Mother wonders if son is among those discovered in former Cantrell Funeral Home

Anonymous tip leading to discovery of infant bodies was not the first

DETROIT – There are new developments in the disturbing discovery at the former Cantrell Funeral Home.

The investigation is expanding after the bodies of 11 infants were found hidden in the ceiling Friday.

More families are coming forward, wondering if their child ever got a proper burial. Some families said the news is opening new wounds, and they're looking for closure once more.

Police confirm prior to Friday's anonymous tip about the bodies hidden in the ceiling the state had received another tip about additional bodies and remains in August.

A mother holds a box that hasn't been opened in years. It contains the memories of her son. Jalon was born prematurely in 2009.

"It's heartbreaking to me," said the mother, choosing to be anonymous.

Documents and receipts prove Cantrell Funeral Home handled her son's services.

"That's one reason I don't want to show my face. Because I don't want people calling me asking me where I have to re-explain," she said.

The mother is speaking out because she fears her son could be one of the bodies found in the hidden compartment in the funeral home.

"My baby died in 2009, we don't know how many they tossed to (the) side," she said.

She has receipts for services after holding a private viewing.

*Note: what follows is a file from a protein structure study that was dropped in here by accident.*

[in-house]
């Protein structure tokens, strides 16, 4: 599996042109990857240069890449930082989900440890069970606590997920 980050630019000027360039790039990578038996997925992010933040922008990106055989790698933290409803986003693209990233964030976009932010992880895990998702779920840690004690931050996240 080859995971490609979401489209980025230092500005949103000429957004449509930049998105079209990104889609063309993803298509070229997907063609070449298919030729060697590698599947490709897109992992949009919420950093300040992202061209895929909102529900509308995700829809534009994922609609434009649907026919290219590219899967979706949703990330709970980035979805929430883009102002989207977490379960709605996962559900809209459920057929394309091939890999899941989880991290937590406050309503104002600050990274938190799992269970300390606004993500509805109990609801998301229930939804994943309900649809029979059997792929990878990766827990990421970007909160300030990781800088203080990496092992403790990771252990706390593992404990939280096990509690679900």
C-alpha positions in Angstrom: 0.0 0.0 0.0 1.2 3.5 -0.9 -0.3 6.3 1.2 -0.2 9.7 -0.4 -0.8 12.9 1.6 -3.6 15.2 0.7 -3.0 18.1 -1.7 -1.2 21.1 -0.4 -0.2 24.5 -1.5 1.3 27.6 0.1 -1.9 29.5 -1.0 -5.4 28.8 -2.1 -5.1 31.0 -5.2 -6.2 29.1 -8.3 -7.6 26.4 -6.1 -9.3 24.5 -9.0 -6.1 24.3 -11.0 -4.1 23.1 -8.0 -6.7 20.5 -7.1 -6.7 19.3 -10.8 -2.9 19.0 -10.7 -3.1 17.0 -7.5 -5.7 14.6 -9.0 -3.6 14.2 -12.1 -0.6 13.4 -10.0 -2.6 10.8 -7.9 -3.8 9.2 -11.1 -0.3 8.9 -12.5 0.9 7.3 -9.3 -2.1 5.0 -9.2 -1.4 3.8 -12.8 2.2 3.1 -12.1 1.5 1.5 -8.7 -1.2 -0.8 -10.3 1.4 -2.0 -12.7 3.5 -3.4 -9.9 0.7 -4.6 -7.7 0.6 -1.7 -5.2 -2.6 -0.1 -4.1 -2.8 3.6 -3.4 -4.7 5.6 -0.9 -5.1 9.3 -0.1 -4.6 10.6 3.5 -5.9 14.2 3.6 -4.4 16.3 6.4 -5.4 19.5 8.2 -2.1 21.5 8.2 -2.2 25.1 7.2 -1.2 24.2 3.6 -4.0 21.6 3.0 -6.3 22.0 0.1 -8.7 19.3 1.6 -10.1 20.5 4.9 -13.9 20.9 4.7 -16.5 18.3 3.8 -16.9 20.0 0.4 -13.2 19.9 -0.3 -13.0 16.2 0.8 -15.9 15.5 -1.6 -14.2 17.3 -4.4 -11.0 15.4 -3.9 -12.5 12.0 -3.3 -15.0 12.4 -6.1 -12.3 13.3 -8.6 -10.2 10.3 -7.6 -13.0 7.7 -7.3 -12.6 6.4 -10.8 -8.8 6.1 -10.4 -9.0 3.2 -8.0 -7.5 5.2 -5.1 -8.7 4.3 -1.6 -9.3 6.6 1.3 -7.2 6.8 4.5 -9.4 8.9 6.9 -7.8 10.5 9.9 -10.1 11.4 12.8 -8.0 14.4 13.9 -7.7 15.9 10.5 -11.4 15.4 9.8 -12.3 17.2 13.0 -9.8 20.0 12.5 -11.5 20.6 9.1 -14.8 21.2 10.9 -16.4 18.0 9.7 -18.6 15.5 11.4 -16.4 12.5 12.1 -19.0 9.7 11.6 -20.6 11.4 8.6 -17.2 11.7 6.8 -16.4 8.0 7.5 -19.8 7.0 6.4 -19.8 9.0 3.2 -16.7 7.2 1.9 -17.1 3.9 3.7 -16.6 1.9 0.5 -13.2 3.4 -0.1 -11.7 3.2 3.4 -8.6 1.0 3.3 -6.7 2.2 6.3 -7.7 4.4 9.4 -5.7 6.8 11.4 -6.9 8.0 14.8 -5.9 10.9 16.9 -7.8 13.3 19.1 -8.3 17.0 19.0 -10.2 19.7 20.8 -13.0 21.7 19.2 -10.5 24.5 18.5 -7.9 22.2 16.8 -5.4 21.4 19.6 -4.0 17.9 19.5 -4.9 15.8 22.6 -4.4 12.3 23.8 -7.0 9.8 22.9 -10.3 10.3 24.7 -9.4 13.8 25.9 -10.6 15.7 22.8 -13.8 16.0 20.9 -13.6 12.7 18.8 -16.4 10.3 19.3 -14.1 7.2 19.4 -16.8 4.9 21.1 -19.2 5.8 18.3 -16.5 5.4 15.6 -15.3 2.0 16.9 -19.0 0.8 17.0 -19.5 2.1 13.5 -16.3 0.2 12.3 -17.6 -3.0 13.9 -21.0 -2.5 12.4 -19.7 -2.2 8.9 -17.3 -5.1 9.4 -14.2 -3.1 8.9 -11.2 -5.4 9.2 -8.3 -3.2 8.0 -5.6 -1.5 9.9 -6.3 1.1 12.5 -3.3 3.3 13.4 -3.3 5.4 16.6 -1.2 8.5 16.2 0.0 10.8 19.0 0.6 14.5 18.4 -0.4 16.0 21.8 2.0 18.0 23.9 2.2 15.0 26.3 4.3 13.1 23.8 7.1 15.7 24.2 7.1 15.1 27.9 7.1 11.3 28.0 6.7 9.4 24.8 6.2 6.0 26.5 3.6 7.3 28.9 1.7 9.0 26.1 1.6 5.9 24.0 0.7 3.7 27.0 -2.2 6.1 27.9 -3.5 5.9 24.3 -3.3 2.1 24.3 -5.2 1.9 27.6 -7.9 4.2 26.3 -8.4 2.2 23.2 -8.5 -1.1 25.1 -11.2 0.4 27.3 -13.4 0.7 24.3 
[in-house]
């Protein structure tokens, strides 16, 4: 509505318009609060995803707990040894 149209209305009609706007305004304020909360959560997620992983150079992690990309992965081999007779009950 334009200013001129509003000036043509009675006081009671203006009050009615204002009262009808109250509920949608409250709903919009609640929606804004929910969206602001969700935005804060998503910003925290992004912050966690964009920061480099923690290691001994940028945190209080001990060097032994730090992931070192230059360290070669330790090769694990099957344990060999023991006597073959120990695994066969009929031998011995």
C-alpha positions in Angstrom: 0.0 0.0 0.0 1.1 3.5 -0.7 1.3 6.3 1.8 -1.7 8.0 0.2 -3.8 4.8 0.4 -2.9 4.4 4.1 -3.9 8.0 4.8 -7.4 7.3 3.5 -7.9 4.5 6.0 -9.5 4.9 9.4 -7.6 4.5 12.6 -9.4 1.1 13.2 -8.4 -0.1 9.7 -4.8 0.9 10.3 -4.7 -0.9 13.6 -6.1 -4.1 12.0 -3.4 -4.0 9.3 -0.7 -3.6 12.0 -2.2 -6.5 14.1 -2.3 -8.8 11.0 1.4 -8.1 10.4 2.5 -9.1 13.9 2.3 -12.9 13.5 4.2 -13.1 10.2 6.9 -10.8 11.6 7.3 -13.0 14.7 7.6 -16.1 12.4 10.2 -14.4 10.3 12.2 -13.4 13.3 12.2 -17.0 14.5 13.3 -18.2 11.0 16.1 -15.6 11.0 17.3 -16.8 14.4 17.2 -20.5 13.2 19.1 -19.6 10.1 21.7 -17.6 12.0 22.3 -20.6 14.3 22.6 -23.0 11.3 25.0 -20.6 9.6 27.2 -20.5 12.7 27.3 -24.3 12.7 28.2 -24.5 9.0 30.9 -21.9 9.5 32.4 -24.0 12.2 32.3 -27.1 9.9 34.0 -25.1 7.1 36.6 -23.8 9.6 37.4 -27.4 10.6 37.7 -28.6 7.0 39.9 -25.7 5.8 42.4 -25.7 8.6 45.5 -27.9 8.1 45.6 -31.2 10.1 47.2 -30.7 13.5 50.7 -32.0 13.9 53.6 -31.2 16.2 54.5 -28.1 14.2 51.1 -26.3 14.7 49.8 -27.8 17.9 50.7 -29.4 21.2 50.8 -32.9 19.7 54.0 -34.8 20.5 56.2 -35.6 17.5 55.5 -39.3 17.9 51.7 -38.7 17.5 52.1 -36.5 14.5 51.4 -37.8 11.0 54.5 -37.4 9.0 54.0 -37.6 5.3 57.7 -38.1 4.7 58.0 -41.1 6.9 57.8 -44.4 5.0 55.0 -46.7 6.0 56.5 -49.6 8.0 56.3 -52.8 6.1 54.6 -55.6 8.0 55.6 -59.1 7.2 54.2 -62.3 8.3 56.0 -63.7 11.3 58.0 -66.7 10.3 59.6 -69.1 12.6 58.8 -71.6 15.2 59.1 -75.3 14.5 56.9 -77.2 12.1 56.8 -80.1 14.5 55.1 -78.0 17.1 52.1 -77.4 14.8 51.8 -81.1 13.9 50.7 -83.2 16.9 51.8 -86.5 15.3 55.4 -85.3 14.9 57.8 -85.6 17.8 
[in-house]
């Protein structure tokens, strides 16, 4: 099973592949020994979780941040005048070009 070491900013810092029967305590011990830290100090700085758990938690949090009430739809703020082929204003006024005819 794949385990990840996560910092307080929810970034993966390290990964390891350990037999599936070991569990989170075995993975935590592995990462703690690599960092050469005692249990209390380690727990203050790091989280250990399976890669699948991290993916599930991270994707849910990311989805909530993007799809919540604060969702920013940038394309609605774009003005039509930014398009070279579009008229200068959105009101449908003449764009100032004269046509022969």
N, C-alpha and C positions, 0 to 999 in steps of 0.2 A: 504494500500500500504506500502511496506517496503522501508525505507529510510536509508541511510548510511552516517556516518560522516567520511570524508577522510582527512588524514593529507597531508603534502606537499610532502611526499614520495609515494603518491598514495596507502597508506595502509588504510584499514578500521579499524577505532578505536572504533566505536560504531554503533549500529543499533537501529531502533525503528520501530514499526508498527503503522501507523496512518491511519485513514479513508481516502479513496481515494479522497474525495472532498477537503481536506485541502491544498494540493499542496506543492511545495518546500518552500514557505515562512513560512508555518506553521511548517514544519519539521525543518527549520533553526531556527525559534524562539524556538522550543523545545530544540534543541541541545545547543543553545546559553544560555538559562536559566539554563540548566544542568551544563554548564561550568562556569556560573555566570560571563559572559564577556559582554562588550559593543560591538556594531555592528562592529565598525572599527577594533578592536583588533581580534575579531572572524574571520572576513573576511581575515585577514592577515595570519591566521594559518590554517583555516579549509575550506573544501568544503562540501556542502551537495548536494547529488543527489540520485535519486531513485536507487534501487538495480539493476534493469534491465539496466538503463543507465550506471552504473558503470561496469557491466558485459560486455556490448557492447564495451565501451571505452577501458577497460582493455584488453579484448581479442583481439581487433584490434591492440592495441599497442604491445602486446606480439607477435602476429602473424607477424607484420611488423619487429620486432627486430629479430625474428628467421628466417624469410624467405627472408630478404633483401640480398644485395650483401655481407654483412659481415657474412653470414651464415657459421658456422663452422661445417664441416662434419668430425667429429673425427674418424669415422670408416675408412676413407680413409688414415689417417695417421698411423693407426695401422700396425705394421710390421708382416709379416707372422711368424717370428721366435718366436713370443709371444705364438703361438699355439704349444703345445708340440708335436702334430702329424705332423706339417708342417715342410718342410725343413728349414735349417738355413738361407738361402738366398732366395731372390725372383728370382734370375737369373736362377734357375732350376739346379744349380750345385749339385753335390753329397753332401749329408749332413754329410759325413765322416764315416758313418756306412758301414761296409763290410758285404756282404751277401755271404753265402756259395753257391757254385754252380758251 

"The baby's casket was already in the ground. They started putting the dirt over the baby, someone from Cantrell gave a prayer," she said.

Since learning of the discovery, and investigation she has been worried.

"I don't know what was in that box when they put it in the ground," she said. "Either you're helping the family or you're desecrating the deceased. Which one is the greater value?"

The investigation revealed many families who used Cantrell Funeral Home were on payment plans.

The mother could never get paperwork from Cantrell for a death certificate and now she and her husband are prepared to provide DNA to see if baby Jalon's body is among those desecrated.

"To think my baby went through all of this while living only to be treated like garbage after they died," she said.

About the Authors:

Kayla Clarke

Kayla is a web producer with an English degree from Michigan State University. Before joining the ClickOnDetroit team in 2018, she worked at WILX in Lansing as a digital producer.